Militarisation, poverty and environment

Johannesburg: militarisation the missing ingredient?

The World Summit due to take place in Johannesburg this summer is supposed to be dealing with two central issues: how to avoid disaster for the environment and how to reduce the intolerable gap between the world’s haves and have-nots.  Admirable aims - but what is not going to be discussed makes the whole operation highly questionable.

The militarisation of the planet, and now of space as well, is not on the Johannesburg agenda, crucial though it is to the problems being discussed.  The Rio summit of 1992 was warned in advance of the consequences of failing to deal with militarisation.  Said Mostafa Tolba, then Director of UNEP, before that conference started: “Disarmament and other security issues are not on the agenda, but global discussions and international agreements are worthless without progress on these issues”.

True, there were two references to militarisation in Rio’s concluding principles.  However, Agenda 21, the campaigning proposals which emerged from Rio, ignored the subject altogether.  Busy as we all are collecting our bottles, recycling our paper, and protecting our parks, what the military do to the environment would never, if Agenda 21 were all that we had to go by, enter our heads.  Even Agenda 21’s section 22 on “Managing radioactive wastes” makes no mention of nuclear waste resulting from military reactors and nuclear weapons.

The same omissions, miracles apart, are going to occur at Johannesburg.  It is as if a large hospital had on its literature, in small print, a paragraph saying “we deal with every illness except cancer”.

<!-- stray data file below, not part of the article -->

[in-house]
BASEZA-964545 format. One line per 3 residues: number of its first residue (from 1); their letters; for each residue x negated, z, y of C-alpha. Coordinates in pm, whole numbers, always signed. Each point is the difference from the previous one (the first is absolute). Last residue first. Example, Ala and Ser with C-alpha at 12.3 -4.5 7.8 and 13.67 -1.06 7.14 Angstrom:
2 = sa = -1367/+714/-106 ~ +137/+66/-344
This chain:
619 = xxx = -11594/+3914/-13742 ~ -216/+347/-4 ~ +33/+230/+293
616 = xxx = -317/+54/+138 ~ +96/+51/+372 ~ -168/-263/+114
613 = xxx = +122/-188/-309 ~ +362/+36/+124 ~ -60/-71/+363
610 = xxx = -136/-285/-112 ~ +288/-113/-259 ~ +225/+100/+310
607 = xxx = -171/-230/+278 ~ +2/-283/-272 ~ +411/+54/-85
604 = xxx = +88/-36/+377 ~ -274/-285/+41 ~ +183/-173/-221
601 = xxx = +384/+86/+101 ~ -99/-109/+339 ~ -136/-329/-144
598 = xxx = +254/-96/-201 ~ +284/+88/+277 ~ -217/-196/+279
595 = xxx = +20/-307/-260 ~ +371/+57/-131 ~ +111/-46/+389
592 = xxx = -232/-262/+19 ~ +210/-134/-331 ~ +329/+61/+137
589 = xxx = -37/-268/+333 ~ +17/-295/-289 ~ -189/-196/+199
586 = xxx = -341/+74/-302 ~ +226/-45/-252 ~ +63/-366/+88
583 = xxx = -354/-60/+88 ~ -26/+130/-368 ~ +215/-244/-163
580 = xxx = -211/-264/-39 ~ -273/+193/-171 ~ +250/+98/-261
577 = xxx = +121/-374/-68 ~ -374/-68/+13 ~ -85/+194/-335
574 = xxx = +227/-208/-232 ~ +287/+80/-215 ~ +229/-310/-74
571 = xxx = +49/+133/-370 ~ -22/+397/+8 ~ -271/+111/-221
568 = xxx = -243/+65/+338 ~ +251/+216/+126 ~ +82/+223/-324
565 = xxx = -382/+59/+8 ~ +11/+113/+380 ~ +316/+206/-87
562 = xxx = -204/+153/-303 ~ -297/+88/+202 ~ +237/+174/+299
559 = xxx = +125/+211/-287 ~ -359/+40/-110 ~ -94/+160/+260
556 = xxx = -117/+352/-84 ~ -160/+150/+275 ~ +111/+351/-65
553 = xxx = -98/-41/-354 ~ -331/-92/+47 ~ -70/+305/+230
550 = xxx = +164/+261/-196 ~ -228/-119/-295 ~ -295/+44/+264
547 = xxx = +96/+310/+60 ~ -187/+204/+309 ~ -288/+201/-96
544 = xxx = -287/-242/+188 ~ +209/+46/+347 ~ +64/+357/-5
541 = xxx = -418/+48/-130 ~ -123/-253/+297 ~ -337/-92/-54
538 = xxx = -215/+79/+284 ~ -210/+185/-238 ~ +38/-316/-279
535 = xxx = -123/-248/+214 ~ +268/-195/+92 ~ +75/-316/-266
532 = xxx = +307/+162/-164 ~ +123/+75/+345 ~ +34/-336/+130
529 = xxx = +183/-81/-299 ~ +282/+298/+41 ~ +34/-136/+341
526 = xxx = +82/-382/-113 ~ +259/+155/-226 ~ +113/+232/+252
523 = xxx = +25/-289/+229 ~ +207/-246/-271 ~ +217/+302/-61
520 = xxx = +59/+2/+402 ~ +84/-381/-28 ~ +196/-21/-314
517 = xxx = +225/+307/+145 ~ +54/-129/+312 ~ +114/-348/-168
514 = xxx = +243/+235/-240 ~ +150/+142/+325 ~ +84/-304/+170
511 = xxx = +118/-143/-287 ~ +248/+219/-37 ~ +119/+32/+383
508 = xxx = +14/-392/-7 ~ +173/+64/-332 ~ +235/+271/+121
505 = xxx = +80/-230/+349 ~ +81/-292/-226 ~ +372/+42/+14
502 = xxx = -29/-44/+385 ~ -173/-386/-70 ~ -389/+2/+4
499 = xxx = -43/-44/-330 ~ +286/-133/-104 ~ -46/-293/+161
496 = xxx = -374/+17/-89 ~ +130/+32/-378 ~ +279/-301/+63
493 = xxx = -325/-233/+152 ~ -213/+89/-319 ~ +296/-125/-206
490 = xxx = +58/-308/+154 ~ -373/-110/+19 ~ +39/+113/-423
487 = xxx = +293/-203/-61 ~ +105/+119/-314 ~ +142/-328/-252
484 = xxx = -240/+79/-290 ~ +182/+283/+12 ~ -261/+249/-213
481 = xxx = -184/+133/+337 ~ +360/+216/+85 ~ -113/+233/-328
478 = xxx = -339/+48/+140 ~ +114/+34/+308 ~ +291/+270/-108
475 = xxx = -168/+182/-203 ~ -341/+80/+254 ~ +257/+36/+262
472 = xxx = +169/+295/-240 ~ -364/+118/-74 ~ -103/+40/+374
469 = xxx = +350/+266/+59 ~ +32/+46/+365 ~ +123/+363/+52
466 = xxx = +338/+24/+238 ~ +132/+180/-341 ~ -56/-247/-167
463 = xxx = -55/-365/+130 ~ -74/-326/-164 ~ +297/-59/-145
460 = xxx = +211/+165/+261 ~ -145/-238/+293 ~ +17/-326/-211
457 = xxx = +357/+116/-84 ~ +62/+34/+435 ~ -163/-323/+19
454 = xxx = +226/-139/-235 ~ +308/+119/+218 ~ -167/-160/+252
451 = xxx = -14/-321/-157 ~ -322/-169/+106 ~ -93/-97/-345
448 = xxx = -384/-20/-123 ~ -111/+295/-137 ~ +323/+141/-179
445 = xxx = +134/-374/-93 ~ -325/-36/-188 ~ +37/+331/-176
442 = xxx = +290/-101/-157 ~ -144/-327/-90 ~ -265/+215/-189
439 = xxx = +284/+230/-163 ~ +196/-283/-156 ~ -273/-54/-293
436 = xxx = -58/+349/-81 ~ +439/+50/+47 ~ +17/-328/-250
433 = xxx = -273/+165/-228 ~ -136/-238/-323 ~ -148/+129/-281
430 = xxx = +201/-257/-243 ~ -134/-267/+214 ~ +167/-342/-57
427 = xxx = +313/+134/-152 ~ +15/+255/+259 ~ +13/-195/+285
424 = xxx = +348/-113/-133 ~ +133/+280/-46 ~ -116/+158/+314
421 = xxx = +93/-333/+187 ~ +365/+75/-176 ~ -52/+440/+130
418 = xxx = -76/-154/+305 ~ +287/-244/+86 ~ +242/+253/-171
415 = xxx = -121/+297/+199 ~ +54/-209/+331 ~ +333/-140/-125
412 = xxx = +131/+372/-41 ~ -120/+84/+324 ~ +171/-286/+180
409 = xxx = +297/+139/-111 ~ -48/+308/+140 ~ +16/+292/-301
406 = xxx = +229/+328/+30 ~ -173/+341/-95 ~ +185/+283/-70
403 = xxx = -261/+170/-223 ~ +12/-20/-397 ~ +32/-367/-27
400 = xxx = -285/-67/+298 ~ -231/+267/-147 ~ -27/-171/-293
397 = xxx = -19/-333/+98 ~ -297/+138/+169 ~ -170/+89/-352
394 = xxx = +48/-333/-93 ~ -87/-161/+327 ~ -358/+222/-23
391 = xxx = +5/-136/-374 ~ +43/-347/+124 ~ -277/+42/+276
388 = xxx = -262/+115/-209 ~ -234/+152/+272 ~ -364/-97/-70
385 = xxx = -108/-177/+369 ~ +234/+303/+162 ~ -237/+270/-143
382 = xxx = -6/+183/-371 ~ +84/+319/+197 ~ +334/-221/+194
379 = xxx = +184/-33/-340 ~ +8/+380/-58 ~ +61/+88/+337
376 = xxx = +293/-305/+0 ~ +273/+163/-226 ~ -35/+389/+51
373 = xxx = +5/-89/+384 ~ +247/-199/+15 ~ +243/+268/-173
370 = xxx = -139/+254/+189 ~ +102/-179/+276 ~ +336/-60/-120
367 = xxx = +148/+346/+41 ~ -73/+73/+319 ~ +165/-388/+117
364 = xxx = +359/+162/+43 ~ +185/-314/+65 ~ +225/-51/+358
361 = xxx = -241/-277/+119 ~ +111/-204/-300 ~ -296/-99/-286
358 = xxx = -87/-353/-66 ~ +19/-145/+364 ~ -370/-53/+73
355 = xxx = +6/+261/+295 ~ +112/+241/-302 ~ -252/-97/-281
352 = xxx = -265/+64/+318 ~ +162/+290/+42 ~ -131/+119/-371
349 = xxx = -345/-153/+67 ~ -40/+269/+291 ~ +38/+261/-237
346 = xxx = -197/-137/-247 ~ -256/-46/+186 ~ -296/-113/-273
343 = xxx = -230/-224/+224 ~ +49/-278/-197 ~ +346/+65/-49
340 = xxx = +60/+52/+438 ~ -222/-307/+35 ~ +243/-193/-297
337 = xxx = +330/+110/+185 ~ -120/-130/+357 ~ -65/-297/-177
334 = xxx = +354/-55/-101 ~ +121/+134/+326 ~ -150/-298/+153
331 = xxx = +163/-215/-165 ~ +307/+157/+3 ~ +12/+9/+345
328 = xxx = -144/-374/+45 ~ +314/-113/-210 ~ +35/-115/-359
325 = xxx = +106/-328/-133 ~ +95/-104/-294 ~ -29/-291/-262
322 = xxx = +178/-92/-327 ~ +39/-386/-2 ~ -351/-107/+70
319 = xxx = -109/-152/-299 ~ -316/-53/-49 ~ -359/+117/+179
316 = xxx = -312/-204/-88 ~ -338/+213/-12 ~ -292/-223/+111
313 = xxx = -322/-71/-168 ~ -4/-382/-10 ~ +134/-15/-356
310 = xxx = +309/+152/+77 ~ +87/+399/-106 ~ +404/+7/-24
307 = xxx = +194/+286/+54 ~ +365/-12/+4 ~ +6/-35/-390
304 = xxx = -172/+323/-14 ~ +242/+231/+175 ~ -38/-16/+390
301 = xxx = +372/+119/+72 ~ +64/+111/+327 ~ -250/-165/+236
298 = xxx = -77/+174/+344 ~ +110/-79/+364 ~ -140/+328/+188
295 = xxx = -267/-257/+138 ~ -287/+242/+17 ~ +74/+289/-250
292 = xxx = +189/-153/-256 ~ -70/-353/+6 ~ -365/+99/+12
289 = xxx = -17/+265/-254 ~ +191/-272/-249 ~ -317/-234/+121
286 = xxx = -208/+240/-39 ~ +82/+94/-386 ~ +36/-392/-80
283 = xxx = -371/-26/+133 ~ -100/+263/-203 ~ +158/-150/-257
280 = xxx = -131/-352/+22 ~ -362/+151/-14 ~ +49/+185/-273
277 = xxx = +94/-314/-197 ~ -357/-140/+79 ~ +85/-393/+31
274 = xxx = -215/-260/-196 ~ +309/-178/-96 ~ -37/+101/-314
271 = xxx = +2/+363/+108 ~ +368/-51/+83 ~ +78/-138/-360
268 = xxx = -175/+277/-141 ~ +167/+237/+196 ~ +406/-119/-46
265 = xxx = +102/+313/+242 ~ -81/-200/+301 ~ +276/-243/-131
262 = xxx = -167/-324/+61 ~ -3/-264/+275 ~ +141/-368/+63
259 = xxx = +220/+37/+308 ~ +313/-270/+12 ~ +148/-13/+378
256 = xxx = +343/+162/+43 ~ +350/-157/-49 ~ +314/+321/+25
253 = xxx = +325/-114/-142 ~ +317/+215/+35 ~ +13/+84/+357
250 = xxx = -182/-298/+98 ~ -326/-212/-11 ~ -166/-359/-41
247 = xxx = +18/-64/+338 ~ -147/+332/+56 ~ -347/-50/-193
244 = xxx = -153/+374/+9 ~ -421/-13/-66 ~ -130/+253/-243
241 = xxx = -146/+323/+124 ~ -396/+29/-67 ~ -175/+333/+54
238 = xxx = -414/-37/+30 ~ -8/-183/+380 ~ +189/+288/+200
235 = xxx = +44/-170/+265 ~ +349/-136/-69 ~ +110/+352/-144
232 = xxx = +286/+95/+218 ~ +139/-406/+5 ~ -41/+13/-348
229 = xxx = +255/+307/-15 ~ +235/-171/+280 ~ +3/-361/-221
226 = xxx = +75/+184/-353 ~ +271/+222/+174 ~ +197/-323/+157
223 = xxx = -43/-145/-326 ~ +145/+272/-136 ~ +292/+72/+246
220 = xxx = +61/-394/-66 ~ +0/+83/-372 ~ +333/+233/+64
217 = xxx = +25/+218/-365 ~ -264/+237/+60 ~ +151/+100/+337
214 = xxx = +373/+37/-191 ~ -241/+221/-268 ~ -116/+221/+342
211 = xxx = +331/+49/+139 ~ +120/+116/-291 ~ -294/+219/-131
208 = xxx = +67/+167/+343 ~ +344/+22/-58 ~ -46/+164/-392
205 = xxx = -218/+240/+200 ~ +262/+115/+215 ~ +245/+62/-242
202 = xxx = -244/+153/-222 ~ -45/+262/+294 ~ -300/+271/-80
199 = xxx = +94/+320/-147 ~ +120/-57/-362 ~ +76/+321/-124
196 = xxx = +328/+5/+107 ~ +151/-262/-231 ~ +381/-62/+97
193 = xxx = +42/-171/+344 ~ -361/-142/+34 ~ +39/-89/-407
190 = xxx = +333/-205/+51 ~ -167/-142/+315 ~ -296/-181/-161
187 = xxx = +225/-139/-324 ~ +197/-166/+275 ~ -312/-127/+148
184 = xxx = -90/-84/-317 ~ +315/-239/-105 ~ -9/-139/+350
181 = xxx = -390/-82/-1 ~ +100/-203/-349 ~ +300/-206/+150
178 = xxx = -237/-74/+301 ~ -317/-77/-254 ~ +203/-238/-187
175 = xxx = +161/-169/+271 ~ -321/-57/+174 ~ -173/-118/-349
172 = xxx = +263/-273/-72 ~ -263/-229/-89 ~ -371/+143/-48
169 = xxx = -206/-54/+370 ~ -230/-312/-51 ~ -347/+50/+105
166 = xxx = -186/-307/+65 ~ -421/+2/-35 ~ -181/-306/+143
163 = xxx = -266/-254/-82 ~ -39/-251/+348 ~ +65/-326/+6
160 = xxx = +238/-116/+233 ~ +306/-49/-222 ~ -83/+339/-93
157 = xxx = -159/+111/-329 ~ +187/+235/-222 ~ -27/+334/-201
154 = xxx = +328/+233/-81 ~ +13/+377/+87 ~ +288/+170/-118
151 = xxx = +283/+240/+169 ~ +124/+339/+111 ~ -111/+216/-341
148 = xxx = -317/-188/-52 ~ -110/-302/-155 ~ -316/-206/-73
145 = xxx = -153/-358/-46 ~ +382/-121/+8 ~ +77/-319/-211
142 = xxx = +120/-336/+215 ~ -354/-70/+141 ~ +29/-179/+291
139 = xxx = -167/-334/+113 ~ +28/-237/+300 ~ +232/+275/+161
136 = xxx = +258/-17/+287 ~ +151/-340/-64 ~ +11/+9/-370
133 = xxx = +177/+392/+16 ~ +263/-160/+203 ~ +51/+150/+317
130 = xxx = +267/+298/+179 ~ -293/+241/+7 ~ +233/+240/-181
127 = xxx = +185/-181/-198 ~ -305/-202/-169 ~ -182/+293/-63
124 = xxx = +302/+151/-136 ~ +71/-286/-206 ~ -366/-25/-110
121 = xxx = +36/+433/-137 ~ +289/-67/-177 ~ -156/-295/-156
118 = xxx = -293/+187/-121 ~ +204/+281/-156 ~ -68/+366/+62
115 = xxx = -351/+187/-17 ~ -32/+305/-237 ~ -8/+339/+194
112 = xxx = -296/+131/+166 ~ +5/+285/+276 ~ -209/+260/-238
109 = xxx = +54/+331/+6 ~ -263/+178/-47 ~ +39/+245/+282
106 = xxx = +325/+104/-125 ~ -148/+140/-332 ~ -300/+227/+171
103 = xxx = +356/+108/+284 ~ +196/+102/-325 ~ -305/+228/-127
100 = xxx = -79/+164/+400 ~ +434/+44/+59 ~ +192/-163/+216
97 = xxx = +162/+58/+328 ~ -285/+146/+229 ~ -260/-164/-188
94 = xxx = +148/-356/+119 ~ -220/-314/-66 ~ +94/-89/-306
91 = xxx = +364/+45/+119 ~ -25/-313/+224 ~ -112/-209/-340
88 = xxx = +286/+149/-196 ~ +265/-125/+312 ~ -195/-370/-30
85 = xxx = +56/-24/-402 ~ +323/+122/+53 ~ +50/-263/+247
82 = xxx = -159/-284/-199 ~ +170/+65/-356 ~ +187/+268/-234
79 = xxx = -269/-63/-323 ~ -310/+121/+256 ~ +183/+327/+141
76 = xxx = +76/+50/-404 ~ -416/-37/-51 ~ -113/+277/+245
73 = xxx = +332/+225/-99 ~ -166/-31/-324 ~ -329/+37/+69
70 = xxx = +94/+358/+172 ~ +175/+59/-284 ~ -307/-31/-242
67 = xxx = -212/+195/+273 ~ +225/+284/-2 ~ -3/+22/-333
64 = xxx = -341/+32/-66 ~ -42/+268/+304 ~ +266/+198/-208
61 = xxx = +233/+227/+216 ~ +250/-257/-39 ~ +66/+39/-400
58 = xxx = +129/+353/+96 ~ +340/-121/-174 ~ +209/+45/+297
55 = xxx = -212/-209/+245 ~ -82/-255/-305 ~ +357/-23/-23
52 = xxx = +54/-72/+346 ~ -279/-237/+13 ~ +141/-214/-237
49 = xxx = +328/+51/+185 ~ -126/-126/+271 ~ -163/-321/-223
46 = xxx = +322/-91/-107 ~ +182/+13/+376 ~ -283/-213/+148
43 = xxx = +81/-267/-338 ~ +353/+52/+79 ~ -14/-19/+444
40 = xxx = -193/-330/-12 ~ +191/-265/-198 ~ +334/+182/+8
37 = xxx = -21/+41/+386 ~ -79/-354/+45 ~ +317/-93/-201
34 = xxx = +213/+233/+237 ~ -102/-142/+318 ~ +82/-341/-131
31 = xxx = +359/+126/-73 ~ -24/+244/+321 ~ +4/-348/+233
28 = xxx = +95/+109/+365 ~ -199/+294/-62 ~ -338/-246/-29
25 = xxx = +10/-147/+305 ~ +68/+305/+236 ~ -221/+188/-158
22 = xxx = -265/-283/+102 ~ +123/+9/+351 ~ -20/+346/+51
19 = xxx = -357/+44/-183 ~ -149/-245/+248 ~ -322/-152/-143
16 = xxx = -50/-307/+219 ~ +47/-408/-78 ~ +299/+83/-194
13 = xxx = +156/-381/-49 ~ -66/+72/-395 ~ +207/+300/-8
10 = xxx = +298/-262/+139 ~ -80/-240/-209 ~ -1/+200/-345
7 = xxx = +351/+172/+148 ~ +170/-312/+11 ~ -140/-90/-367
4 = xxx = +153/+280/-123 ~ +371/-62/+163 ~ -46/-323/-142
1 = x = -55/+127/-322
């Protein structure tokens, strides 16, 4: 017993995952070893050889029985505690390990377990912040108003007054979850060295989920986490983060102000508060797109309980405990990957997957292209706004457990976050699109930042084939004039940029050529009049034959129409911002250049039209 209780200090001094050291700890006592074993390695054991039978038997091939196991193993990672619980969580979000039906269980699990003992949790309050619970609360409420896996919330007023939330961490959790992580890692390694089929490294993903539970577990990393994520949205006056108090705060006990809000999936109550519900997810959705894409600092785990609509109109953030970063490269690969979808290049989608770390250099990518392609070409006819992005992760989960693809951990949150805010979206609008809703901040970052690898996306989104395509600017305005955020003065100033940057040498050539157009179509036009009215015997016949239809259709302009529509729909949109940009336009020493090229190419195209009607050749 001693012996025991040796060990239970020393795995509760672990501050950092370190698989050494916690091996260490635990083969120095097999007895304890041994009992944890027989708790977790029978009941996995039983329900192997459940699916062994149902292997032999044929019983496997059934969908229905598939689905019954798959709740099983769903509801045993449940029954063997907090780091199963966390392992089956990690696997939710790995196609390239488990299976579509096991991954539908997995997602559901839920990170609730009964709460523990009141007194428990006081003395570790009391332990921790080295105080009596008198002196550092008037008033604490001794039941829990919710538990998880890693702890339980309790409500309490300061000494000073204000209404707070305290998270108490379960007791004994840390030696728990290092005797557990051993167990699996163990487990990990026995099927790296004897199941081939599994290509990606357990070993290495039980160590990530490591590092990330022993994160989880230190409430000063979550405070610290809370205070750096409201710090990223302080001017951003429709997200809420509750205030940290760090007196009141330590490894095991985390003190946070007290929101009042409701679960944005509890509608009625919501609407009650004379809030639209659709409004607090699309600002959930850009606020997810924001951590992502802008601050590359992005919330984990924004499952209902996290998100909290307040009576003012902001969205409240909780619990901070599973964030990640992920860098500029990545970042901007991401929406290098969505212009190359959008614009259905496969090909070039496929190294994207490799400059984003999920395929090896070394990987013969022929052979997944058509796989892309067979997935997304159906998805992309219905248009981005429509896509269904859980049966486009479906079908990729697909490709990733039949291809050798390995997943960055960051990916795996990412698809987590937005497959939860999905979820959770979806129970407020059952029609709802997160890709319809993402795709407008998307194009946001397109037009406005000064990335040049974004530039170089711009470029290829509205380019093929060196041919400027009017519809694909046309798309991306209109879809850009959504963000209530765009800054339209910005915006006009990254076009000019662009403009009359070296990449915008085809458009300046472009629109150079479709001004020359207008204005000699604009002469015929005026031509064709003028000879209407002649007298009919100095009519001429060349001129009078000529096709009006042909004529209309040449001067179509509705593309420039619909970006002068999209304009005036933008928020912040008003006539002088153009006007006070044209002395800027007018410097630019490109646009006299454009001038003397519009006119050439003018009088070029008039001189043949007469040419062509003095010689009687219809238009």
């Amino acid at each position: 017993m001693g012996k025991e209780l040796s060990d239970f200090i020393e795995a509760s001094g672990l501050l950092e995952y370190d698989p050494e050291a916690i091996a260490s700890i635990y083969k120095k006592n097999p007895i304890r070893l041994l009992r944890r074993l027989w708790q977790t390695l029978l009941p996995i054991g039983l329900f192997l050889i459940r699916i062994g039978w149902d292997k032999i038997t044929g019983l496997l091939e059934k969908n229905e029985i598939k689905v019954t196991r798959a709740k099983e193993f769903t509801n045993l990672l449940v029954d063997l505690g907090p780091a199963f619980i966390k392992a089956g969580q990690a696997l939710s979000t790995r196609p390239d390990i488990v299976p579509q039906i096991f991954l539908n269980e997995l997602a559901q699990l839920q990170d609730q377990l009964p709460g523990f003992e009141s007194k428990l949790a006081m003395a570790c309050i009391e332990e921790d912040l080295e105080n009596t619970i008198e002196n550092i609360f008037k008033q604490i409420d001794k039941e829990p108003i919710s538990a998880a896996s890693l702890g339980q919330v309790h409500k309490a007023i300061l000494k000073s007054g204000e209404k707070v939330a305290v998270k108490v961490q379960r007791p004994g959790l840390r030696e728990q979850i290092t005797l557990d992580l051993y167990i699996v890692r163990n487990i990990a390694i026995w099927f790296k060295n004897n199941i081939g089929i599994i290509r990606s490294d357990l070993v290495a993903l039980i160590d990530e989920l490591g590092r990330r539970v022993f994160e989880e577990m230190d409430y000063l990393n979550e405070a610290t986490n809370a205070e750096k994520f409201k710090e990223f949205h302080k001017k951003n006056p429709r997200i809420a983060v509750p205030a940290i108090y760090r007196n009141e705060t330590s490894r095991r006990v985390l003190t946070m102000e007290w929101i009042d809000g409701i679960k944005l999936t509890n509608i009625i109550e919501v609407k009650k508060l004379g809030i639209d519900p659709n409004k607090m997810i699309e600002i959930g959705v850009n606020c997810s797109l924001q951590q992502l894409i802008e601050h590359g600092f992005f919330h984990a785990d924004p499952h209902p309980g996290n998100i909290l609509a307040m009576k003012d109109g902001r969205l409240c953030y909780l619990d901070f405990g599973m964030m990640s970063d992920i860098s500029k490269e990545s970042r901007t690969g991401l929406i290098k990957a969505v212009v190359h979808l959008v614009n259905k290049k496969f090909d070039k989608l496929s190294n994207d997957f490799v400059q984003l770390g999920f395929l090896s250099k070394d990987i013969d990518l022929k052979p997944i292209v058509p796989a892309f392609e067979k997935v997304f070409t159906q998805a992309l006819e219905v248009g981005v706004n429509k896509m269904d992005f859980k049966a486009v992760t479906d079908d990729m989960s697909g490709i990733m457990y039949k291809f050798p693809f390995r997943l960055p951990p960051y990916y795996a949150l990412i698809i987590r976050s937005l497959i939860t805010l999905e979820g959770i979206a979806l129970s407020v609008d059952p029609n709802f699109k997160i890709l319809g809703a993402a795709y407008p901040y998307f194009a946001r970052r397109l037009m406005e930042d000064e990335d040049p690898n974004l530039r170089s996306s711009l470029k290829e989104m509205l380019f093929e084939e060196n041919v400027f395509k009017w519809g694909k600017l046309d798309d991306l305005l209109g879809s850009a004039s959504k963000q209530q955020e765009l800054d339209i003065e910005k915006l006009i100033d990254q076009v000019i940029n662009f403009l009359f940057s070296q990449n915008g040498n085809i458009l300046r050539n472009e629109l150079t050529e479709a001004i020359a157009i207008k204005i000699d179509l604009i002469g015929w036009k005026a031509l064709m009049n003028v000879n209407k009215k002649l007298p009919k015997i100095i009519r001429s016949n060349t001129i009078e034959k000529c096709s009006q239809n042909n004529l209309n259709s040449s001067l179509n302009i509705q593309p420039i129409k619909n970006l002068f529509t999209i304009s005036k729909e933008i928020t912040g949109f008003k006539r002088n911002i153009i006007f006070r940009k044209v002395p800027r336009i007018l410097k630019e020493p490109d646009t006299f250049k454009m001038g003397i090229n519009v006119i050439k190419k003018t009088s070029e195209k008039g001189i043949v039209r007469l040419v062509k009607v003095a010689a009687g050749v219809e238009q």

The scale and consequences of world militarisation cannot be ignored.  The global annual arms bill adds up to about $800 billion a year, of which about half, post-September 11th, is spent by the United States alone.  This is well over ten times as much as the world spends on the United Nations and all its specialised agencies.

The inflationary consequences of such expenditure are obvious.  The economist, Barbara Ward, said thirty years ago: “It is simply fantastic how little substantial responsibility financial experts, bankers, finance ministers and heads of treasuries, are willing to take to remove one of the root causes of inflation in our present society... Nothing so quickly causes inflation as the production of weapons of war.”

Inflation is only one cause of poverty.  So also are arms sales, running at over $55 billion a year, with Britain usually number two in that commercial race.  Money spent or borrowed for planes and tanks cannot be spent on hospitals, schools or anti-Aids drugs.  Nor do weapons remain unused.  According to the US Center for Defense Information, there are thirty-eight “on-going significant conflicts [ie wars] going on at the moment with another twenty-four in suspension”.

The connection between militarisation and environmental damage is equally obvious.  Ruth Leger Sivard (World Military and Social Expenditure 1991) is quite blunt:  “The world’s armed forces are the largest single polluter on earth”.  About one quarter of the world’s jet fuel is used by the military, about 10% of global iron and steel, and more aluminium, copper and platinum, than is used by the entire third world.   About 1.5 million square kilometres of land are occupied by the military for training and other purposes.  In the UK more land than the country of Surrey, and in the US more than the state of Virginia.  Over 500 nuclear reactors are on naval ships at sea.  About 50 nuclear warheads and at least 11 nuclear reactors lie on various parts of the ocean floor.

It is too soon for an environmental assessment of the damage done to Afghanistan, but we do know about Vietnam.  Forests there were defoliated by 50 million litres of Agent Orange, and as a result of war the country lost over 80% of its original forest cover.  If human beings are part of the flora and fauna that needs protecting, then at least 30 million have died in war since 1945.

For a world gathering like the one in Johannesburg to discuss poverty and environmental damage without taking militarisation into account as a major cause of both is to short-change the public.  Both governments and respectable non-governmental organisations probably find militarisation too sensitive an issue.  It is time to tread on a few corns.

 


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